It is ironic that these are the high-minded ideals that Rachel Corrie "martyred" herself for - so that some Arabs can make hundreds of thousands of dollars off of other Arabs.
But a chance conversation resulted in my living in Rafah for a week with the "tunnel people". It was like discovering a lost tribe in a city I had been visiting for 15 years. I found an extraordinary, secret tunnel culture known only to a few Palestinians. The tunnel people told me they originally smuggled in contraband drugs, women, cigarettes (5 shekels in Egypt, 12 shekels in Gaza), and even the python that still slithers around in the Rafah zoo, and the ostrich that escaped during the May 2004 Israeli incursion, to the great glee of Rafah kids, who rode bareback on the big bird until the zookeepers recaptured him. Since the second intifada began five years ago, however, the tunnellers have mostly smuggled weapons.
The profits are huge. A Kalashnikov sells for $200 on the Egyptian side, but fetches $2,000 on the Gaza black market. A good night's delivery is 1,200 Kalashnikovs — a profit of more than $2m. Bullets — 50 cents in Egypt, $8 wholesale in Gaza — are even more profitable. A standard one-night delivery returns a profit of $750,000. The tunnels are financed by wealthy families — locals call them the "snakeheads" — who run the tunnels as businesses. They rent the passage to anyone who pays $10,000 for one night's use — a gun dealer, Hamas or Islamic Jihad, the militant Islamic fundamentalist groups, or a man who can't get his wife legally into Gaza. Cash is the currency, not politics, patriotism or sentimentality.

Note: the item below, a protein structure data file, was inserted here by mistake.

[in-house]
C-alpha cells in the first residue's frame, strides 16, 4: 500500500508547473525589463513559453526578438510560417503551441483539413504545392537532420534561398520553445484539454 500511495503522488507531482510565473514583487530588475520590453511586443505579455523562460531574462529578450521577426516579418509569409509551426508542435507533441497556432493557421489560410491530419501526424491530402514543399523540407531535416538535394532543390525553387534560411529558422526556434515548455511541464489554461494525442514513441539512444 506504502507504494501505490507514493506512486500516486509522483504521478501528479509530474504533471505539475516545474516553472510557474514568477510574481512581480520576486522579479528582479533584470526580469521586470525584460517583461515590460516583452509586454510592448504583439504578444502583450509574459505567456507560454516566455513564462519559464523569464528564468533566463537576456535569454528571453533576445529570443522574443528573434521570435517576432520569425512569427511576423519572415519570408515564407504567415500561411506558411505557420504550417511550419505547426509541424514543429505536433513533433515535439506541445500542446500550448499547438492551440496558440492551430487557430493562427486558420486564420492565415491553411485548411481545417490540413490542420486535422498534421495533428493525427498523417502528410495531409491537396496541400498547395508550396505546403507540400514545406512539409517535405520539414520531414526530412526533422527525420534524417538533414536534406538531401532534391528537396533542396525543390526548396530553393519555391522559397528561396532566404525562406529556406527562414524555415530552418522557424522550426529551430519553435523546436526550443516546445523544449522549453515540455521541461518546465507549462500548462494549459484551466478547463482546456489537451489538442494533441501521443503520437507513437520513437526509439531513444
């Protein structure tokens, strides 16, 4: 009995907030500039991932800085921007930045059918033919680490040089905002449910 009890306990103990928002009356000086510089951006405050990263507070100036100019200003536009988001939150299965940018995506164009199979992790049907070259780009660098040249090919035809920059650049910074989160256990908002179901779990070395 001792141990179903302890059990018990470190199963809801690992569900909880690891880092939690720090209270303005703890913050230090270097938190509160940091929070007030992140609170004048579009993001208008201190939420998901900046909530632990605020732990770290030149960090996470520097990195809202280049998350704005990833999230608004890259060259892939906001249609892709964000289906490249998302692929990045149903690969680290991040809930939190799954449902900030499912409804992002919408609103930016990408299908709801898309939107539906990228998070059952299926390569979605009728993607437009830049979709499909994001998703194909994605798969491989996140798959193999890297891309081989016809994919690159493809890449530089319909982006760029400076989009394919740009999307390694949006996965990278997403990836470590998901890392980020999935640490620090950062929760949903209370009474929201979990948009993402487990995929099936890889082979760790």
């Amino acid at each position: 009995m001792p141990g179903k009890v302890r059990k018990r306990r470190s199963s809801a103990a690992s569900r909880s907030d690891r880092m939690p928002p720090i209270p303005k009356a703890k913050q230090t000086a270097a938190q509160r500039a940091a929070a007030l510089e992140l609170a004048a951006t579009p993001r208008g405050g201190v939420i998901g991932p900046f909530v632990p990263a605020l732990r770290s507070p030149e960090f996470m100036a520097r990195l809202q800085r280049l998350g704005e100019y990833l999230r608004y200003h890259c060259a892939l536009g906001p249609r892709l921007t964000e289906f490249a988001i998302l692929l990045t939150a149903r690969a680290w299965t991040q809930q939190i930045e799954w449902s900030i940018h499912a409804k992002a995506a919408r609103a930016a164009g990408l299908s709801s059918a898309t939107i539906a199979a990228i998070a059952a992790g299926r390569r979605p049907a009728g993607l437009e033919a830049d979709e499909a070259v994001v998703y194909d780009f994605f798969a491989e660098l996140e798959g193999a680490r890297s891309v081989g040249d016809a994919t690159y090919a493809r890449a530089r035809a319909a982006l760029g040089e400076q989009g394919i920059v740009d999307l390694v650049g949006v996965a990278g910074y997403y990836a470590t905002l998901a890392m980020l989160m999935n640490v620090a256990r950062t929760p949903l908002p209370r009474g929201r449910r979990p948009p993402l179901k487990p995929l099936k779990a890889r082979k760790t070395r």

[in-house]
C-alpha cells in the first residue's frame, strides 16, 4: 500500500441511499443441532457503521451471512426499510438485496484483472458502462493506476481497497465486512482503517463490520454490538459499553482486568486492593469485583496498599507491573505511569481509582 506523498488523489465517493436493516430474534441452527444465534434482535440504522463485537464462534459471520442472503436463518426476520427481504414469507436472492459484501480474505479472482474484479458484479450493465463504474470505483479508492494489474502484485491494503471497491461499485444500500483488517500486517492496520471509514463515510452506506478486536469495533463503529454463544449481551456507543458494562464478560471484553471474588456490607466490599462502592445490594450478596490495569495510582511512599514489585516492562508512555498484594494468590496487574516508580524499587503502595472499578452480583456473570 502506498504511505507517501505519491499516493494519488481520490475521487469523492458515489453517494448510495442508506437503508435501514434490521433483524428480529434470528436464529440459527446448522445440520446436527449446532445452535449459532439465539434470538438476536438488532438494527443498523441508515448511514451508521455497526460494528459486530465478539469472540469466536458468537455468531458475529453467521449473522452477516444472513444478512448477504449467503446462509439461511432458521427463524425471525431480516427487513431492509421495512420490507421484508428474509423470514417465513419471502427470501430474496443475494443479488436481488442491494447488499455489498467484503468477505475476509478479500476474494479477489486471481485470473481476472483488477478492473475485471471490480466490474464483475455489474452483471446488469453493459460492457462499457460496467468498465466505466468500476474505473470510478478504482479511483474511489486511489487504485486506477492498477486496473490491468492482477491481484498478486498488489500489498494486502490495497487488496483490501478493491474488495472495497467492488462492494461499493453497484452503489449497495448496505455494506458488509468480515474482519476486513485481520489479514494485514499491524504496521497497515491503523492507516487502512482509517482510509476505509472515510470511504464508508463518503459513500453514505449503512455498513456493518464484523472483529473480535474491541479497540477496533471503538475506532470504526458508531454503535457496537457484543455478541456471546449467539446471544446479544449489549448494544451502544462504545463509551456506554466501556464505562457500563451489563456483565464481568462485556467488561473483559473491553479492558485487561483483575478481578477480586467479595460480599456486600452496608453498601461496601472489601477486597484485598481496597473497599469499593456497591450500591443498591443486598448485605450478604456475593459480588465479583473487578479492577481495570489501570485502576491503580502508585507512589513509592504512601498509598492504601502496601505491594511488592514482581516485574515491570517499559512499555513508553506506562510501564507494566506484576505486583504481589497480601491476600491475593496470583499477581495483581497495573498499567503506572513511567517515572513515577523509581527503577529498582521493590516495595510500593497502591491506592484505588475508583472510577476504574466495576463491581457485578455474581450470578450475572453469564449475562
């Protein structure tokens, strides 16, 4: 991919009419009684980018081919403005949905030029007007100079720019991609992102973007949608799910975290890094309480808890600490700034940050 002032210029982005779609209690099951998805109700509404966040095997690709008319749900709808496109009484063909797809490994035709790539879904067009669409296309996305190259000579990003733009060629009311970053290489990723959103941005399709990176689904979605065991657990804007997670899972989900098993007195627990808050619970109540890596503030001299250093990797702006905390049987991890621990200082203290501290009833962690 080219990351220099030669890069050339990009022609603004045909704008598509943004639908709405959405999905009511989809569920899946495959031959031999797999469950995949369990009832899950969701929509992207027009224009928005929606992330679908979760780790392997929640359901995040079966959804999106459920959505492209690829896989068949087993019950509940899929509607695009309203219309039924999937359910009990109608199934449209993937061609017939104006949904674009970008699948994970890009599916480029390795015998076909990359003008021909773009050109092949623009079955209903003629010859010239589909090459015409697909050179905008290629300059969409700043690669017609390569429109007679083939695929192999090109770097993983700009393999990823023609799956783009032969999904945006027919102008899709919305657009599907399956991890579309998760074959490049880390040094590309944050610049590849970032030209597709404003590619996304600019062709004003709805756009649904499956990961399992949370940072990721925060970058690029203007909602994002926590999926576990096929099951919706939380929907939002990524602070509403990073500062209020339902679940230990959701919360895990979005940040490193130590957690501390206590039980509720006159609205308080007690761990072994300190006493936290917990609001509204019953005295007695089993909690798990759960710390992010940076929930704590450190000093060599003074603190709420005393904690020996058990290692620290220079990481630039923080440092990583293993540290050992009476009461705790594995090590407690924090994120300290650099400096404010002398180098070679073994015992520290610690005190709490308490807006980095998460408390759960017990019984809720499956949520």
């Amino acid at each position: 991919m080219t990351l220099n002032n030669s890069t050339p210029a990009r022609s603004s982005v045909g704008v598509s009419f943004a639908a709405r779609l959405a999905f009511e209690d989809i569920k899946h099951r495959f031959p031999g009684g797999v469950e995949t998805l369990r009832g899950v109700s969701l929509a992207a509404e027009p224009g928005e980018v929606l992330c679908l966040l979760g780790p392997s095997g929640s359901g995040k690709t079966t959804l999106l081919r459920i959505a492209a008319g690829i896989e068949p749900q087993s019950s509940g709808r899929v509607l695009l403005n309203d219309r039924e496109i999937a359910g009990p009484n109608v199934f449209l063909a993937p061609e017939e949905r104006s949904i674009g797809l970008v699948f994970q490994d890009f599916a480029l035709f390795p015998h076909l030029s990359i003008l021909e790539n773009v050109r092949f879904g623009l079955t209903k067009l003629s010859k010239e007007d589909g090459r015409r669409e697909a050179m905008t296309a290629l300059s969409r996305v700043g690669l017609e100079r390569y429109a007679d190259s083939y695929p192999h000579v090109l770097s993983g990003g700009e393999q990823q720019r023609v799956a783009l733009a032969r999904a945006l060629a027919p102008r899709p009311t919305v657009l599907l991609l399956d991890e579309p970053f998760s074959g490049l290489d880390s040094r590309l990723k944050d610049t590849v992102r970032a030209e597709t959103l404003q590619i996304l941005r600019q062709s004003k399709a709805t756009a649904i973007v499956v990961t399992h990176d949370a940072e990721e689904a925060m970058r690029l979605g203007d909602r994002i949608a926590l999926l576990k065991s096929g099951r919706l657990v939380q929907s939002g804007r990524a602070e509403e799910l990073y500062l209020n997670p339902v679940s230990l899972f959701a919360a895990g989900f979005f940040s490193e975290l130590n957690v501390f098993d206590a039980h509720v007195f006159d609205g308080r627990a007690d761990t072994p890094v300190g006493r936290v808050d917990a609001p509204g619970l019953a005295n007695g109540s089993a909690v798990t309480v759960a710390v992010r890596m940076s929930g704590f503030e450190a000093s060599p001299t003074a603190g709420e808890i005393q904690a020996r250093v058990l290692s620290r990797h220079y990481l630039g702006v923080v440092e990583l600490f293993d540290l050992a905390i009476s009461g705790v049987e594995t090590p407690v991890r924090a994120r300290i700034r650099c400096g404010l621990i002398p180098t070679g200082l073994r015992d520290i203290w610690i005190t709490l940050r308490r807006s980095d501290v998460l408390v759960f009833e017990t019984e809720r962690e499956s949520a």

They rent, build or buy a house, even an entire farm, just to disguise a tunnel's "eye", as they call the entrance. The gun dealers are their biggest clients. "We call them blood dealers," said Abu Sibah, 36, the bearded head of a rogue Palestinian militia in Al-Bureij refugee camp north of Rafah, outside a car mechanics' shop where he had stored his latest shipment of Kalashnikovs and a rocket-propelled grenade (RPG). "But there is nothing to do about them. We depend on the tunnels for guns." He was particularly proud of the shiny black Belgian revolver in his belt — at $3,000, a special order. It was to this world that Nadr Keshta turned for the money to marry.
His relatives were in the tunnel business and he heard a "big project" was about to start. He signed on with a group of eight young men, all relatives. In the tunnels there is a hierarchy: those not related to the patron work for $100 a day as diggers, while those who are relatives get a share of the profit in return for their labour, a much better deal. When the tunnel is finished they are entitled to a percentage on every load that passes through it.